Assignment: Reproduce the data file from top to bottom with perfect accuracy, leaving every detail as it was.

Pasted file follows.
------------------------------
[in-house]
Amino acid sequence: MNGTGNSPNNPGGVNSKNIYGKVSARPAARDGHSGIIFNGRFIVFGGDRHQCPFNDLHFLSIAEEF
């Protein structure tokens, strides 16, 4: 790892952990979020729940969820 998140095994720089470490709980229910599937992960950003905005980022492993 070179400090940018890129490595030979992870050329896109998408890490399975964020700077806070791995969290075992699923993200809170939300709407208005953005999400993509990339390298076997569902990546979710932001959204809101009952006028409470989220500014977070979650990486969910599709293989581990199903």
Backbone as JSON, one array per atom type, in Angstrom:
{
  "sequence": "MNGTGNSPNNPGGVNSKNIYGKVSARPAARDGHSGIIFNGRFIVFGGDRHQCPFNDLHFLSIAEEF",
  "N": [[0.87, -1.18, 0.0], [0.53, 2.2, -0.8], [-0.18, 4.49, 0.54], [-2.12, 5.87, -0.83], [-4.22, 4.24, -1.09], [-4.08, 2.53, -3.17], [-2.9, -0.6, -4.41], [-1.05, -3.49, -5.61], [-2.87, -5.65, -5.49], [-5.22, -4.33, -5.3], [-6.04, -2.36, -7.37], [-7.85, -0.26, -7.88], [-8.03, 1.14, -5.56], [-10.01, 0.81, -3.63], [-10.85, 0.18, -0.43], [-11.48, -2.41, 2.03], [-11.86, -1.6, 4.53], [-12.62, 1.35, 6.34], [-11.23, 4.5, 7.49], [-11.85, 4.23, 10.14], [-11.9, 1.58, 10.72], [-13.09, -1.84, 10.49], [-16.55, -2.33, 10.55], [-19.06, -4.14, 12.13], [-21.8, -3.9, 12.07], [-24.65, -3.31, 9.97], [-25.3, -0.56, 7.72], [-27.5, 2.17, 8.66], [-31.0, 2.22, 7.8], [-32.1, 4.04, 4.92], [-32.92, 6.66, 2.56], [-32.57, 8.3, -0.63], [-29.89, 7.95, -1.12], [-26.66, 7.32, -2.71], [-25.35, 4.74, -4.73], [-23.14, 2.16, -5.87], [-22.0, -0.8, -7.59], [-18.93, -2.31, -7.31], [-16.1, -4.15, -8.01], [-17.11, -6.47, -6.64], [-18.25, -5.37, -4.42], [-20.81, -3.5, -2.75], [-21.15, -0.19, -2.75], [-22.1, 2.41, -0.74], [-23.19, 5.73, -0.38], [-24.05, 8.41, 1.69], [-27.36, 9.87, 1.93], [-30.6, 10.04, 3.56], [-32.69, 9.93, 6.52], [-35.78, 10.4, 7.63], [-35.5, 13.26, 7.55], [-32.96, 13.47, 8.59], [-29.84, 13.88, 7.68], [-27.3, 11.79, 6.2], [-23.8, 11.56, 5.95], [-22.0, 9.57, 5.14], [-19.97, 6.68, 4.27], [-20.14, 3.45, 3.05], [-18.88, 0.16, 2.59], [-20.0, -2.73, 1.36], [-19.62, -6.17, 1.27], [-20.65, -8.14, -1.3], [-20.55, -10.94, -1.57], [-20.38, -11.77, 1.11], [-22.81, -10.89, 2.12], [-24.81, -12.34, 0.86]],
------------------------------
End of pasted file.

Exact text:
[in-house]
Amino acid sequence: MNGTGNSPNNPGGVNSKNIYGKVSARPAARDGHSGIIFNGRFIVFGGDRHQCPFNDLHFLSIAEEF
């Protein structure tokens, strides 16, 4: 790892952990979020729940969820 998140095994720089470490709980229910599937992960950003905005980022492993 070179400090940018890129490595030979992870050329896109998408890490399975964020700077806070791995969290075992699923993200809170939300709407208005953005999400993509990339390298076997569902990546979710932001959204809101009952006028409470989220500014977070979650990486969910599709293989581990199903």
Backbone as JSON, one array per atom type, in Angstrom:
{
  "sequence": "MNGTGNSPNNPGGVNSKNIYGKVSARPAARDGHSGIIFNGRFIVFGGDRHQCPFNDLHFLSIAEEF",
  "N": [[0.87, -1.18, 0.0], [0.53, 2.2, -0.8], [-0.18, 4.49, 0.54], [-2.12, 5.87, -0.83], [-4.22, 4.24, -1.09], [-4.08, 2.53, -3.17], [-2.9, -0.6, -4.41], [-1.05, -3.49, -5.61], [-2.87, -5.65, -5.49], [-5.22, -4.33, -5.3], [-6.04, -2.36, -7.37], [-7.85, -0.26, -7.88], [-8.03, 1.14, -5.56], [-10.01, 0.81, -3.63], [-10.85, 0.18, -0.43], [-11.48, -2.41, 2.03], [-11.86, -1.6, 4.53], [-12.62, 1.35, 6.34], [-11.23, 4.5, 7.49], [-11.85, 4.23, 10.14], [-11.9, 1.58, 10.72], [-13.09, -1.84, 10.49], [-16.55, -2.33, 10.55], [-19.06, -4.14, 12.13], [-21.8, -3.9, 12.07], [-24.65, -3.31, 9.97], [-25.3, -0.56, 7.72], [-27.5, 2.17, 8.66], [-31.0, 2.22, 7.8], [-32.1, 4.04, 4.92], [-32.92, 6.66, 2.56], [-32.57, 8.3, -0.63], [-29.89, 7.95, -1.12], [-26.66, 7.32, -2.71], [-25.35, 4.74, -4.73], [-23.14, 2.16, -5.87], [-22.0, -0.8, -7.59], [-18.93, -2.31, -7.31], [-16.1, -4.15, -8.01], [-17.11, -6.47, -6.64], [-18.25, -5.37, -4.42], [-20.81, -3.5, -2.75], [-21.15, -0.19, -2.75], [-22.1, 2.41, -0.74], [-23.19, 5.73, -0.38], [-24.05, 8.41, 1.69], [-27.36, 9.87, 1.93], [-30.6, 10.04, 3.56], [-32.69, 9.93, 6.52], [-35.78, 10.4, 7.63], [-35.5, 13.26, 7.55], [-32.96, 13.47, 8.59], [-29.84, 13.88, 7.68], [-27.3, 11.79, 6.2], [-23.8, 11.56, 5.95], [-22.0, 9.57, 5.14], [-19.97, 6.68, 4.27], [-20.14, 3.45, 3.05], [-18.88, 0.16, 2.59], [-20.0, -2.73, 1.36], [-19.62, -6.17, 1.27], [-20.65, -8.14, -1.3], [-20.55, -10.94, -1.57], [-20.38, -11.77, 1.11], [-22.81, -10.89, 2.12], [-24.81, -12.34, 0.86]],